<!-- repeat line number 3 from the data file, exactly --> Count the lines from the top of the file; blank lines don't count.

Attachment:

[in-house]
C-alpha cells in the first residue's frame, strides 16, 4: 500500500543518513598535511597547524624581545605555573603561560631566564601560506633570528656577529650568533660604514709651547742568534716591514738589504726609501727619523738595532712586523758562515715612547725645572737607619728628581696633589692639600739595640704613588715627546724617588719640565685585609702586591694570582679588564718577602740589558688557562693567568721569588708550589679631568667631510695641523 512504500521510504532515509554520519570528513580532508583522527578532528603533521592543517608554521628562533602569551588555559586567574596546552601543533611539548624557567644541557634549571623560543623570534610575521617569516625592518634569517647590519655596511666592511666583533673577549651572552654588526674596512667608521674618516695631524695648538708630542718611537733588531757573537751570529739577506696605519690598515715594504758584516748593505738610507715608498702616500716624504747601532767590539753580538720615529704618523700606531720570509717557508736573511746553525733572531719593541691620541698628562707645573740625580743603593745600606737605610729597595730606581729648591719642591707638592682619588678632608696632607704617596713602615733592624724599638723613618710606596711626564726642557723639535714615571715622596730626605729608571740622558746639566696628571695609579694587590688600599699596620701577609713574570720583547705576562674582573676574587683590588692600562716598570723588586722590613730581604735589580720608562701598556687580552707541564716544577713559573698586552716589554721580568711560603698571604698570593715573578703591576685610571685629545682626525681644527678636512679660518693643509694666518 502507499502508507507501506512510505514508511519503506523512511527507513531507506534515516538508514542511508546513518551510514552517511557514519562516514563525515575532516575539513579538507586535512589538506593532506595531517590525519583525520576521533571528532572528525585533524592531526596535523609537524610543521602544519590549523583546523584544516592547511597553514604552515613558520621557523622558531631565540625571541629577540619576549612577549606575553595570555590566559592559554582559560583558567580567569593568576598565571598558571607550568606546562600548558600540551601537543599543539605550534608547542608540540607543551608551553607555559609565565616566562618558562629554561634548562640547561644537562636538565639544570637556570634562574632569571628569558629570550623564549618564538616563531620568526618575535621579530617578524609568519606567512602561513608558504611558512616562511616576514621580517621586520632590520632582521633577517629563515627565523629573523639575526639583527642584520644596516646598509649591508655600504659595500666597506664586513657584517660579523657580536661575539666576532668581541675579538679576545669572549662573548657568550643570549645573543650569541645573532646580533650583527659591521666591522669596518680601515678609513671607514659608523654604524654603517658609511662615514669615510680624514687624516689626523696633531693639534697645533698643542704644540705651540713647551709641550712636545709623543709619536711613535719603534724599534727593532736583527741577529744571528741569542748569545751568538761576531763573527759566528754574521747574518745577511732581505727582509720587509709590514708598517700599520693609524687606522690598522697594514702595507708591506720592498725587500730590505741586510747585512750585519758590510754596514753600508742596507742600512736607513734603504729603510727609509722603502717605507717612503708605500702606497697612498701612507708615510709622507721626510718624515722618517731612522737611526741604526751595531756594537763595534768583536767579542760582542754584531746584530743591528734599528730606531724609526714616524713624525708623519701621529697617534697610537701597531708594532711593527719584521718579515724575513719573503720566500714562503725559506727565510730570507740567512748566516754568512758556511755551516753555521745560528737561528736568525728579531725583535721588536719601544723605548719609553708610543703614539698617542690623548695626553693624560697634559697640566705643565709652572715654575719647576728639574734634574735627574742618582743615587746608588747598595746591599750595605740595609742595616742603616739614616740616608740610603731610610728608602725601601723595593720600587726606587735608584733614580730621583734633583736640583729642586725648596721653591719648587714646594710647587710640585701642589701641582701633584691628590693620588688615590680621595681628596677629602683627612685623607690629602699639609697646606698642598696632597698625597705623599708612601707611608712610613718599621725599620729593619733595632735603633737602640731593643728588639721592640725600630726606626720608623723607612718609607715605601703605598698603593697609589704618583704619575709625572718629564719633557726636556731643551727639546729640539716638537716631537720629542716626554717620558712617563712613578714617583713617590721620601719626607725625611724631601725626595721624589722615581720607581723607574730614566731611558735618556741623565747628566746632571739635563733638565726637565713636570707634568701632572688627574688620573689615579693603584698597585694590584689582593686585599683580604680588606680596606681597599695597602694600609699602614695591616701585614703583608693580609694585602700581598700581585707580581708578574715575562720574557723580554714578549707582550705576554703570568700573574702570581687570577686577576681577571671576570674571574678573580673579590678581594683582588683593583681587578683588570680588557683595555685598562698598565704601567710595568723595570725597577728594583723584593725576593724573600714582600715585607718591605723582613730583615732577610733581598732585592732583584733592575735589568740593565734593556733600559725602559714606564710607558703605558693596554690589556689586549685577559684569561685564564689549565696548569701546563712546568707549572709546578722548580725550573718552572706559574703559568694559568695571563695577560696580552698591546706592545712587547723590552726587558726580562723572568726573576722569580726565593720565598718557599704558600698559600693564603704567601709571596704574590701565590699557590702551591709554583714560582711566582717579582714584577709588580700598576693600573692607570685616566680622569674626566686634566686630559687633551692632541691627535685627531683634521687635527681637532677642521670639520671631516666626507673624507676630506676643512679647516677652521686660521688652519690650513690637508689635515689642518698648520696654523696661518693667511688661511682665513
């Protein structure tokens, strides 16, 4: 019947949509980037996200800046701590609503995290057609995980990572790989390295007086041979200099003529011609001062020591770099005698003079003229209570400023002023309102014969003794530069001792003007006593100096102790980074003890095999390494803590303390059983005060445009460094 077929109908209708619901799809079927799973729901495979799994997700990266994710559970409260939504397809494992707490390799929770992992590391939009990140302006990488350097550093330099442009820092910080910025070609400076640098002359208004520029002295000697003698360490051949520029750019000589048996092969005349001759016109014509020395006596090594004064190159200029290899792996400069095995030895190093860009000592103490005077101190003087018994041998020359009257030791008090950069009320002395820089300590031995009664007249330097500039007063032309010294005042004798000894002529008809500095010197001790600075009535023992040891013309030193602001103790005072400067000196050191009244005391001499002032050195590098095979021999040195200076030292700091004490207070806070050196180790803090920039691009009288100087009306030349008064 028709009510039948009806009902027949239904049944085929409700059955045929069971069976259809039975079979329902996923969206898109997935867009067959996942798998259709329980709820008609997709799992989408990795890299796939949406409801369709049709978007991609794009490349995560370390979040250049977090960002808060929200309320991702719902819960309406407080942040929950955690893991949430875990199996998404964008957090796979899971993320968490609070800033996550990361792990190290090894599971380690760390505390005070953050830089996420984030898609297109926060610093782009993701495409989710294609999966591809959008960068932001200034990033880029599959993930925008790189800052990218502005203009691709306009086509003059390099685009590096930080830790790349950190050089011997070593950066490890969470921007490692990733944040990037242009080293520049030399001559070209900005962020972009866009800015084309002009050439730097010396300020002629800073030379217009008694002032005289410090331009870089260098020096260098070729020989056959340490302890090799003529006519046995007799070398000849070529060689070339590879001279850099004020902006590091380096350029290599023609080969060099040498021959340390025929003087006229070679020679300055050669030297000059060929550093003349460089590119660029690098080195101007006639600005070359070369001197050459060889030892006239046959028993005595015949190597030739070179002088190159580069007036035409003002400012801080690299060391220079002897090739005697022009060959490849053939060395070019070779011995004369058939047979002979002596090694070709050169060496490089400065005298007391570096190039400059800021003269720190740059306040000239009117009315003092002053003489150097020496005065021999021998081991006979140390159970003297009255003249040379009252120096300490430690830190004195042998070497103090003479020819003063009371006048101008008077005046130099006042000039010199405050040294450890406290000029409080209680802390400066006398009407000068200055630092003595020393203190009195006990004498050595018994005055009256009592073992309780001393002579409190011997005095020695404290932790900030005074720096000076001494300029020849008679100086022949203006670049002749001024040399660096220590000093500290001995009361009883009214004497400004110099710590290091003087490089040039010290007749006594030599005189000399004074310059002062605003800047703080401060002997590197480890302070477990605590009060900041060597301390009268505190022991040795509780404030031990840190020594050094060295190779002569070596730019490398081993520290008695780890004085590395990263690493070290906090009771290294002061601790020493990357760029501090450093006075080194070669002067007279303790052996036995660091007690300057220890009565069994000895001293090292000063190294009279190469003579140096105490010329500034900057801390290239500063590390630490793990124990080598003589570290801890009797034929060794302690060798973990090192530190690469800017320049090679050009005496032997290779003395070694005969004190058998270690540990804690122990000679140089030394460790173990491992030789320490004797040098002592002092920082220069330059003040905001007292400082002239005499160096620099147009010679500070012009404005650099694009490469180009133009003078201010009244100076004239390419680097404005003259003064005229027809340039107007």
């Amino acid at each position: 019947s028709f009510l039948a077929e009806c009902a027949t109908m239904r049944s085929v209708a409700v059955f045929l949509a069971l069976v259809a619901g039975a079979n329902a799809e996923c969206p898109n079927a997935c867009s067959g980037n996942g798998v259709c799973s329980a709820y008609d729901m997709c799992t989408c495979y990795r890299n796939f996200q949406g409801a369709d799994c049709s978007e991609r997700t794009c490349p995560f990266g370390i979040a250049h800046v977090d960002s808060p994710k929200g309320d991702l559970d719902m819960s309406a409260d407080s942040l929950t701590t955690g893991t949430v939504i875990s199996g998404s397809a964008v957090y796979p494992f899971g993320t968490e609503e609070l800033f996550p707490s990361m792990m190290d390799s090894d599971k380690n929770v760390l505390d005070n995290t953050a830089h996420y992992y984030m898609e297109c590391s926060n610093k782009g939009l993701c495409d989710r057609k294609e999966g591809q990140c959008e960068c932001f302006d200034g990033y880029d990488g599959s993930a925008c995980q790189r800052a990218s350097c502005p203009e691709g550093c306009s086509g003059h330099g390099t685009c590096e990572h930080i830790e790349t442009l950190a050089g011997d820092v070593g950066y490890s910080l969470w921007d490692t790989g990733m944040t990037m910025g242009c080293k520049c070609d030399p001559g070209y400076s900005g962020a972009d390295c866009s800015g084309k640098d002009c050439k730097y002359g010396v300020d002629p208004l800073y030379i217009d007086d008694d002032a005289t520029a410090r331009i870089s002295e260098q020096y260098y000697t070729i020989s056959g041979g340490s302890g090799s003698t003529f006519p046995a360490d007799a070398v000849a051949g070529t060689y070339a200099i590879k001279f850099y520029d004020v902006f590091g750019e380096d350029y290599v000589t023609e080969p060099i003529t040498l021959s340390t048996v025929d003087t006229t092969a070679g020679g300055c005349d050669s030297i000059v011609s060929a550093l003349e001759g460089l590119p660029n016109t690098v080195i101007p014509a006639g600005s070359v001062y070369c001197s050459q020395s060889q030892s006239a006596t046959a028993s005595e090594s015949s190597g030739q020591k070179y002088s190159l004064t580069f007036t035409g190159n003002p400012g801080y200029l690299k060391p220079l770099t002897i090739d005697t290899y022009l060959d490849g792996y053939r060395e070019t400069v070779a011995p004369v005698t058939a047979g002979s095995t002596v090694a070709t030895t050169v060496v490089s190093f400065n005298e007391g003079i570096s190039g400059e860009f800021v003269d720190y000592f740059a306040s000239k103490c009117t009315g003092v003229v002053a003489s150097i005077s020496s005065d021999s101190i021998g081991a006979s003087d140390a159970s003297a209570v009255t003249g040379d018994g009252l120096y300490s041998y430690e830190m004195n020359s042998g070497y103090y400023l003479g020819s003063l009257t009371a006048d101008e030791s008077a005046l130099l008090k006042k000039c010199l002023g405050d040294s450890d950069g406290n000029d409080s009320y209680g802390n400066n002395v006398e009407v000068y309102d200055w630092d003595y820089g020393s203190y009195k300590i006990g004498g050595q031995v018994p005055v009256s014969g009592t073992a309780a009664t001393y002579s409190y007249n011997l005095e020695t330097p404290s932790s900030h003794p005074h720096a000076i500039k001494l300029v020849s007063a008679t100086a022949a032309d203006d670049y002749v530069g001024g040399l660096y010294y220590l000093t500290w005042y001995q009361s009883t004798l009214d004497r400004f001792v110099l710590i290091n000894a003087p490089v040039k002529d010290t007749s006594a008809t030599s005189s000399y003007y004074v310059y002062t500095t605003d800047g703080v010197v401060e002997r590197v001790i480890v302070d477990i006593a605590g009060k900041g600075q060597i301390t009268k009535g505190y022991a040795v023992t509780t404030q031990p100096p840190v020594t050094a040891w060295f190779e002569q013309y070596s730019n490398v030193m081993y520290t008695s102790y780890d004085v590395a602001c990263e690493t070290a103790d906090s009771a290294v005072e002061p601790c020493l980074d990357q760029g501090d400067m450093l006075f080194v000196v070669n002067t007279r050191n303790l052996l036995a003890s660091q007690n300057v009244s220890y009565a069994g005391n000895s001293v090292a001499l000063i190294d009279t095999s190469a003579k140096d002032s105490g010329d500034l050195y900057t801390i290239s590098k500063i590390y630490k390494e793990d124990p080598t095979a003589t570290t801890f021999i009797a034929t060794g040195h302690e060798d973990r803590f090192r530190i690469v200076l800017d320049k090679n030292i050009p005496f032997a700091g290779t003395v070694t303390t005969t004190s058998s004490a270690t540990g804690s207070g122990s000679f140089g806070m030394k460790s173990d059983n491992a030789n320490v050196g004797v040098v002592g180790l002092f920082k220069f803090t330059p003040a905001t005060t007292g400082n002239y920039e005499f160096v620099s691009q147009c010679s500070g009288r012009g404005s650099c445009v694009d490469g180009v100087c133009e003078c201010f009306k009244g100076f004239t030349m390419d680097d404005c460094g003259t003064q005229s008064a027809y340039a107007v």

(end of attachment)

């Protein structure tokens, strides 16, 4: 019947949509980037996200800046701590609503995290057609995980990572790989390295007086041979200099003529011609001062020591770099005698003079003229209570400023002023309102014969003794530069001792003007006593100096102790980074003890095999390494803590303390059983005060445009460094 077929109908209708619901799809079927799973729901495979799994997700990266994710559970409260939504397809494992707490390799929770992992590391939009990140302006990488350097550093330099442009820092910080910025070609400076640098002359208004520029002295000697003698360490051949520029750019000589048996092969005349001759016109014509020395006596090594004064190159200029290899792996400069095995030895190093860009000592103490005077101190003087018994041998020359009257030791008090950069009320002395820089300590031995009664007249330097500039007063032309010294005042004798000894002529008809500095010197001790600075009535023992040891013309030193602001103790005072400067000196050191009244005391001499002032050195590098095979021999040195200076030292700091004490207070806070050196180790803090920039691009009288100087009306030349008064 028709009510039948009806009902027949239904049944085929409700059955045929069971069976259809039975079979329902996923969206898109997935867009067959996942798998259709329980709820008609997709799992989408990795890299796939949406409801369709049709978007991609794009490349995560370390979040250049977090960002808060929200309320991702719902819960309406407080942040929950955690893991949430875990199996998404964008957090796979899971993320968490609070800033996550990361792990190290090894599971380690760390505390005070953050830089996420984030898609297109926060610093782009993701495409989710294609999966591809959008960068932001200034990033880029599959993930925008790189800052990218502005203009691709306009086509003059390099685009590096930080830790790349950190050089011997070593950066490890969470921007490692990733944040990037242009080293520049030399001559070209900005962020972009866009800015084309002009050439730097010396300020002629800073030379217009008694002032005289410090331009870089260098020096260098070729020989056959340490302890090799003529006519046995007799070398000849070529060689070339590879001279850099004020902006590091380096350029290599023609080969060099040498021959340390025929003087006229070679020679300055050669030297000059060929550093003349460089590119660029690098080195101007006639600005070359070369001197050459060889030892006239046959028993005595015949190597030739070179002088190159580069007036035409003002400012801080690299060391220079002897090739005697022009060959490849053939060395070019070779011995004369058939047979002979002596090694070709050169060496490089400065005298007391570096190039400059800021003269720190740059306040000239009117009315003092002053003489150097020496005065021999021998081991006979140390159970003297009255003249040379009252120096300490430690830190004195042998070497103090003479020819003063009371006048101008008077005046130099006042000039010199405050040294450890406290000029409080209680802390400066006398009407000068200055630092003595020393203190009195006990004498050595018994005055009256009592073992309780001393002579409190011997005095020695404290932790900030005074720096000076001494300029020849008679100086022949203006670049002749001024040399660096220590000093500290001995009361009883009214004497400004110099710590290091003087490089040039010290007749006594030599005189000399004074310059002062605003800047703080401060002997590197480890302070477990605590009060900041060597301390009268505190022991040795509780404030031990840190020594050094060295190779002569070596730019490398081993520290008695780890004085590395990263690493070290906090009771290294002061601790020493990357760029501090450093006075080194070669002067007279303790052996036995660091007690300057220890009565069994000895001293090292000063190294009279190469003579140096105490010329500034900057801390290239500063590390630490793990124990080598003589570290801890009797034929060794302690060798973990090192530190690469800017320049090679050009005496032997290779003395070694005969004190058998270690540990804690122990000679140089030394460790173990491992030789320490004797040098002592002092920082220069330059003040905001007292400082002239005499160096620099147009010679500070012009404005650099694009490469180009133009003078201010009244100076004239390419680097404005003259003064005229027809340039107007």